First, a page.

British Columbia

Wolf hunting in Peace Region could have no limits, province proposes

The province is proposing to remove limits on wolf hunting in the Peace Region of Northern B.C., along with tripling the number of grizzly bears that can be shot in one area.

Province also wants to triple the number of grizzly bears that can be shot in a remote area of the Peace

At present, hunters in the Peace Region can kill three wolves each year. The province is proposing to remove that restriction and allow year-round hunting. (Dawn Villella/Associated Press)

B.C.'s Ministry of Forestry, Lands and Natural Resource Operations wants to remove limits how many wolves hunters can kill in the Peace Region and when.

The changes were proposed on Nov. 30 on a ministry website that accepts public feedback on changes to regulations.

The proposed changes would also remove the time limits on the hunting season.

As it stands, hunters can only kill three wolves each year in the Peace Region between Aug. 15 and June 15.

Radio West attempted to reach the ministry for comment on the proposed changes, but staff have declined interview requests since Tuesday.

According to the ministry, approximately 275 wolves in the Peace were killed by hunters annually from 2000 to 2010, equating to 14 per cent of the local population.

The ministry believes the current population could support double the current amount of hunting.

Changes proposed for grizzly limits as well

The ministry is also proposing to triple the number of grizzly bears that can be killed in part of the Peace Region called MU 7-52, from 50 to 150.

MU 7-52 is a remote area of Northern B.C., bordered approximately by the Kechika River, Turnagain River, Highway 37 and the Yukon border. The nearest community is the First Nations community of Good Hope Lake, with less than 50 people.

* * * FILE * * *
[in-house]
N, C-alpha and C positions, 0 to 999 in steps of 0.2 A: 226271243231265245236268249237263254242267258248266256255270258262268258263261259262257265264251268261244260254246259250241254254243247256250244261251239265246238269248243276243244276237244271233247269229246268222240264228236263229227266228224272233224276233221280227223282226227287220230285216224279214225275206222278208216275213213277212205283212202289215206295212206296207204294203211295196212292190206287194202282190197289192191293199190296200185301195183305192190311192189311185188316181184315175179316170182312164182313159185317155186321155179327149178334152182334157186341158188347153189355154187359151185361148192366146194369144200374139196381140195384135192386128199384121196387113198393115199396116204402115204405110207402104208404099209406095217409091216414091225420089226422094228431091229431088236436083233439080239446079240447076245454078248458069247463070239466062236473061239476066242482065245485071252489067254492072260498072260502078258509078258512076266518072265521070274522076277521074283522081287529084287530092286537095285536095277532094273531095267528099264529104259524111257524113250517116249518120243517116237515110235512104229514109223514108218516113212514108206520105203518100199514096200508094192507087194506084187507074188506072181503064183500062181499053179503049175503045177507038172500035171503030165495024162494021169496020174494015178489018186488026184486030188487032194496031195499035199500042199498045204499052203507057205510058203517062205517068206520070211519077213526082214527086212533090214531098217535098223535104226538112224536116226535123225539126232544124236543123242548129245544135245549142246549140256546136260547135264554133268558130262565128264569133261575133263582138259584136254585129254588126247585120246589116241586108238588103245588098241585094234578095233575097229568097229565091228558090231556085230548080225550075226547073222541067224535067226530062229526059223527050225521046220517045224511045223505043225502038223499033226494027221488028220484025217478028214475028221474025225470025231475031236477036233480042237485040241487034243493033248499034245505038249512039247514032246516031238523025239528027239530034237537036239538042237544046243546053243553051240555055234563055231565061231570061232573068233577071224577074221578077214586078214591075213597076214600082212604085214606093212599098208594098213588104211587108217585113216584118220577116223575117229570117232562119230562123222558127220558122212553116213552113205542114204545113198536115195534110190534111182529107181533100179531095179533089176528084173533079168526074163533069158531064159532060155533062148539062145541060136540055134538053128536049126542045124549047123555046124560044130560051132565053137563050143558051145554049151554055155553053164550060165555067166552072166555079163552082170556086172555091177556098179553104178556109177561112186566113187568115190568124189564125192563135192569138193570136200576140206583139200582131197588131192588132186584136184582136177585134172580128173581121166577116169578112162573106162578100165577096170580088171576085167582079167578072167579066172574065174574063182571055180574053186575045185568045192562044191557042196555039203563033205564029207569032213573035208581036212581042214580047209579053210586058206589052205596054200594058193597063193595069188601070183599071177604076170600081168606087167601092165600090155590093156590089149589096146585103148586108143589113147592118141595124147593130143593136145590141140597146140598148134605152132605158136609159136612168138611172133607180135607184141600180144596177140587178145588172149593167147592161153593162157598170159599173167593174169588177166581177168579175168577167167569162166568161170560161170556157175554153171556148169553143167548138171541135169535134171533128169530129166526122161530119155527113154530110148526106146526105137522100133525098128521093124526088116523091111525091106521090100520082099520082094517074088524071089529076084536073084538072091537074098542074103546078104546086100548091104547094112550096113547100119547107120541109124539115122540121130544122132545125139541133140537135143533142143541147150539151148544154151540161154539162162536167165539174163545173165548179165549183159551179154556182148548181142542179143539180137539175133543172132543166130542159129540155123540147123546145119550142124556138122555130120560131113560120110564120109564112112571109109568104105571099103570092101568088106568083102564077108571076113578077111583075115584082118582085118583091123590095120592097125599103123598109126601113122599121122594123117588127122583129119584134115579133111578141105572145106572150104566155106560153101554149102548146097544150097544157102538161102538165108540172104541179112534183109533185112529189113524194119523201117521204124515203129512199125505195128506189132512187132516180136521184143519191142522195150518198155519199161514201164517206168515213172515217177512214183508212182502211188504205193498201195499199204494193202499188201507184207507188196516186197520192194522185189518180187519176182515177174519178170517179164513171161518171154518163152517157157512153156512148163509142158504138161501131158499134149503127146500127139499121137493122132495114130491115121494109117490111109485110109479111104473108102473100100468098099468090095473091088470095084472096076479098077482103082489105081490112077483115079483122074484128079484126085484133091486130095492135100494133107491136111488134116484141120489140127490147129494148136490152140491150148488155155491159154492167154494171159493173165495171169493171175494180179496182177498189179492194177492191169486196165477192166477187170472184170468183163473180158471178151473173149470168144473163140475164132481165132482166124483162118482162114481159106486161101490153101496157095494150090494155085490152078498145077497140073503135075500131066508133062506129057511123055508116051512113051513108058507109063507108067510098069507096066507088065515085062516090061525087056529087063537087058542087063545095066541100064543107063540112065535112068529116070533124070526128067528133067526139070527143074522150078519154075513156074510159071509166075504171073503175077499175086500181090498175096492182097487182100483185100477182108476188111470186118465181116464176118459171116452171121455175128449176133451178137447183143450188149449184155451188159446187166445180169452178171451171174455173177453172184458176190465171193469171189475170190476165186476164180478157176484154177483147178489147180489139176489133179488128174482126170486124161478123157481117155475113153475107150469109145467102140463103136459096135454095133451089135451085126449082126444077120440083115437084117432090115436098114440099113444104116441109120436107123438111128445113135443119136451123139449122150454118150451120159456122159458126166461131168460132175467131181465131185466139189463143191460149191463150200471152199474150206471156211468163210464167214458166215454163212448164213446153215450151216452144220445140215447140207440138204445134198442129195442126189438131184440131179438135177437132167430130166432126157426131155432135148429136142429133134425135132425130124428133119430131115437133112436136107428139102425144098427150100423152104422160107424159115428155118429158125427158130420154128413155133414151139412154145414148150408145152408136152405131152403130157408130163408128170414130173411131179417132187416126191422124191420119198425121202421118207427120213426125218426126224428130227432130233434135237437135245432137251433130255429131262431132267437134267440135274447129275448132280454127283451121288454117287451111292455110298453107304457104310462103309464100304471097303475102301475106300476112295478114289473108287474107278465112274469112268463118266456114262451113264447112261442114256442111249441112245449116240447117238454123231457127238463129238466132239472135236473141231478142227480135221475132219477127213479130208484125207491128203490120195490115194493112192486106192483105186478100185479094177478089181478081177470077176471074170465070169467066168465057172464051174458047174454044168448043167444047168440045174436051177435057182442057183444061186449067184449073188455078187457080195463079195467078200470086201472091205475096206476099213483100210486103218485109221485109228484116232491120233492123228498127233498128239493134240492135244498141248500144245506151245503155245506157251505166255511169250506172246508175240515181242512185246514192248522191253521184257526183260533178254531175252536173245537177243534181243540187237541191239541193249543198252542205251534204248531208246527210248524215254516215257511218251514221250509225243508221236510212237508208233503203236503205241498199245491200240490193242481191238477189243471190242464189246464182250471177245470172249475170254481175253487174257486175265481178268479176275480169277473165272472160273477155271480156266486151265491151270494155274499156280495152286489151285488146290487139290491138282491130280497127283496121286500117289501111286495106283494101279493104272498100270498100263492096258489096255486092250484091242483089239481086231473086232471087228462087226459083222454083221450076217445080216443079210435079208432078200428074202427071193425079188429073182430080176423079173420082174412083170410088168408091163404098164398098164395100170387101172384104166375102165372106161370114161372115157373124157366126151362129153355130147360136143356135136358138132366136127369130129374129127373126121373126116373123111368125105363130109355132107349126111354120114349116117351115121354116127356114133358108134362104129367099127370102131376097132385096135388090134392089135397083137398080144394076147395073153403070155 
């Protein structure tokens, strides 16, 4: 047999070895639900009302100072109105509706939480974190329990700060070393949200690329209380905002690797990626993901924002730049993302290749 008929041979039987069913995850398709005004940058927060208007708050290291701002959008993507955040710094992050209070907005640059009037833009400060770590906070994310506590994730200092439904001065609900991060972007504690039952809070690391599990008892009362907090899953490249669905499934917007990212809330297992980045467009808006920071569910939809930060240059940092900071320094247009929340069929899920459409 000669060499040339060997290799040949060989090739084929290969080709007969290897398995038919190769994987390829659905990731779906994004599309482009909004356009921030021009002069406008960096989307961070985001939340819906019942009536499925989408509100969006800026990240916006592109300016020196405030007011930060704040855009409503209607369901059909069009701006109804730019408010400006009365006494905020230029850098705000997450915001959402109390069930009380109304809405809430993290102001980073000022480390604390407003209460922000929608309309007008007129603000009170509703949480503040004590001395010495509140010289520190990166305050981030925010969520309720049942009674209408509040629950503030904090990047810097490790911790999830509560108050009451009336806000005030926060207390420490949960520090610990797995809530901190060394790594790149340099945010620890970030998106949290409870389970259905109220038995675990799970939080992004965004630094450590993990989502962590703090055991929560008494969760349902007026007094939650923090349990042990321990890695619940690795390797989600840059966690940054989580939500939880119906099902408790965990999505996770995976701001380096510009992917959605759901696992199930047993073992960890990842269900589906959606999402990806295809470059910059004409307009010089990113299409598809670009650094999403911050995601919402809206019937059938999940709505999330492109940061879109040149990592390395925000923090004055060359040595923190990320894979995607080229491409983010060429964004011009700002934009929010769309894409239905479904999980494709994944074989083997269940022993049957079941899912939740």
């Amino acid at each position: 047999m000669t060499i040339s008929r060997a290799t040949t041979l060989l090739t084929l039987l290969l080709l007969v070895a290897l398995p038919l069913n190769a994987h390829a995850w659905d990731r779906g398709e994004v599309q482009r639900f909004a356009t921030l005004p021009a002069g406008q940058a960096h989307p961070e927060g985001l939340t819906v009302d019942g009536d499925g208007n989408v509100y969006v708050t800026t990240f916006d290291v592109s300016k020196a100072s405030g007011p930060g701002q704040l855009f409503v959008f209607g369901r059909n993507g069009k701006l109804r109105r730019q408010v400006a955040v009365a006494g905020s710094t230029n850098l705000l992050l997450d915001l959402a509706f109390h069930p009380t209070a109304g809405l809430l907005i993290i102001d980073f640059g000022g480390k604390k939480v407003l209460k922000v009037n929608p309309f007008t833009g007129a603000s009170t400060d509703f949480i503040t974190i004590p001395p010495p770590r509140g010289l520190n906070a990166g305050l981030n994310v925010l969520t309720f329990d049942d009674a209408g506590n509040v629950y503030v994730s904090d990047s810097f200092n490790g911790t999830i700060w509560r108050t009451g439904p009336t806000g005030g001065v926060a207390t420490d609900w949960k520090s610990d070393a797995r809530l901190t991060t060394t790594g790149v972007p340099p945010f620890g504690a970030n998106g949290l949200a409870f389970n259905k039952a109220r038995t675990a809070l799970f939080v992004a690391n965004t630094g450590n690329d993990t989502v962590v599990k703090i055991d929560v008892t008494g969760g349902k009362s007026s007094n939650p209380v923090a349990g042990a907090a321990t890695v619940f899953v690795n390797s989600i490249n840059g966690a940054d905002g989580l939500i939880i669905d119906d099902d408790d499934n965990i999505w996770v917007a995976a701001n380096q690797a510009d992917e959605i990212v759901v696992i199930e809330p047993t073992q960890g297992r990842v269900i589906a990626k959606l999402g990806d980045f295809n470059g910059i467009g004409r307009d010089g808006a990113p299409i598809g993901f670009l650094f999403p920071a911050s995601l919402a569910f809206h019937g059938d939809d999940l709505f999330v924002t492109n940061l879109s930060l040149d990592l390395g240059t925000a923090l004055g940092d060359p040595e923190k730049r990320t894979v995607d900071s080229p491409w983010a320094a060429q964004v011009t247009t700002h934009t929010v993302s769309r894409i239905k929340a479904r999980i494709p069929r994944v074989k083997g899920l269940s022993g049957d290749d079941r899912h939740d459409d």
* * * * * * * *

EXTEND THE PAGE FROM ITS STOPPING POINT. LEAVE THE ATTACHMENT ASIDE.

According to the ministry, the area has an estimated population of 459 grizzlies, the highest in the Peace. Annually, about eight grizzlies are killed by hunters each year in MU 7-52.

"MU 7-52 is remote with limited hunter access, and most grizzly bear hunting by residents occurs opportunistically while hunting other big game species (i.e., ungulates)," the ministry notes on its website.

An average of 297 grizzlies are killed provincewide each year.

Professor and activist questions rationale

Under the "rationale" section of the bear hunting proposal, the ministry notes it based its proposal on population estimates.

Science director for Raincoast Conservation Foundation and University of Victoria professor Chris Darimont said that set off alarm bells for him.

He said population estimates are just "best guesses," and that there are a lot of unknowns about grizzlies, their population rates, how fast they reproduce and what kills them.

"The fear here is with these increased authorizations, hunters will be taking more bears than are produced," he told Radio West host Rebecca Zandbergen.

He said the lack of notice about the consultation period is fairly typical, and shows the government has "preferred constituents" on these matters — especially those involved in the trophy hunting business.

Under the "rationale" section of the wolf hunting proposal, the ministry notes that "verbal reports from many stakeholders and First Nations" suggest high populations, and wolves can threaten cattle.

Darimont says that's not a very satisfying explanation.

"As a hunter and naturalist myself, I know that what we see in the bush can not necessarily reflect reality," he said. "To get good measures of abundance of animals requires lots of money and lots of time, and that due diligence has not been done by the province."

The public can provide feedback on the proposed changes to wolf hunting and grizzly hunting online.

To hear the full story, click the audio labelled: B.C. proposes removing limits on wolf hunting in Peace Region


To encourage thoughtful and respectful conversations, first and last names will appear with each submission to CBC/Radio-Canada's online communities (except in children and youth-oriented communities). Pseudonyms will no longer be permitted.

By submitting a comment, you accept that CBC has the right to reproduce and publish that comment in whole or in part, in any manner CBC chooses. Please note that CBC does not endorse the opinions expressed in comments. Comments on this story are moderated according to our Submission Guidelines. Comments are welcome while open. We reserve the right to close comments at any time.

Become a CBC Member

Join the conversation  Create account

Already have an account?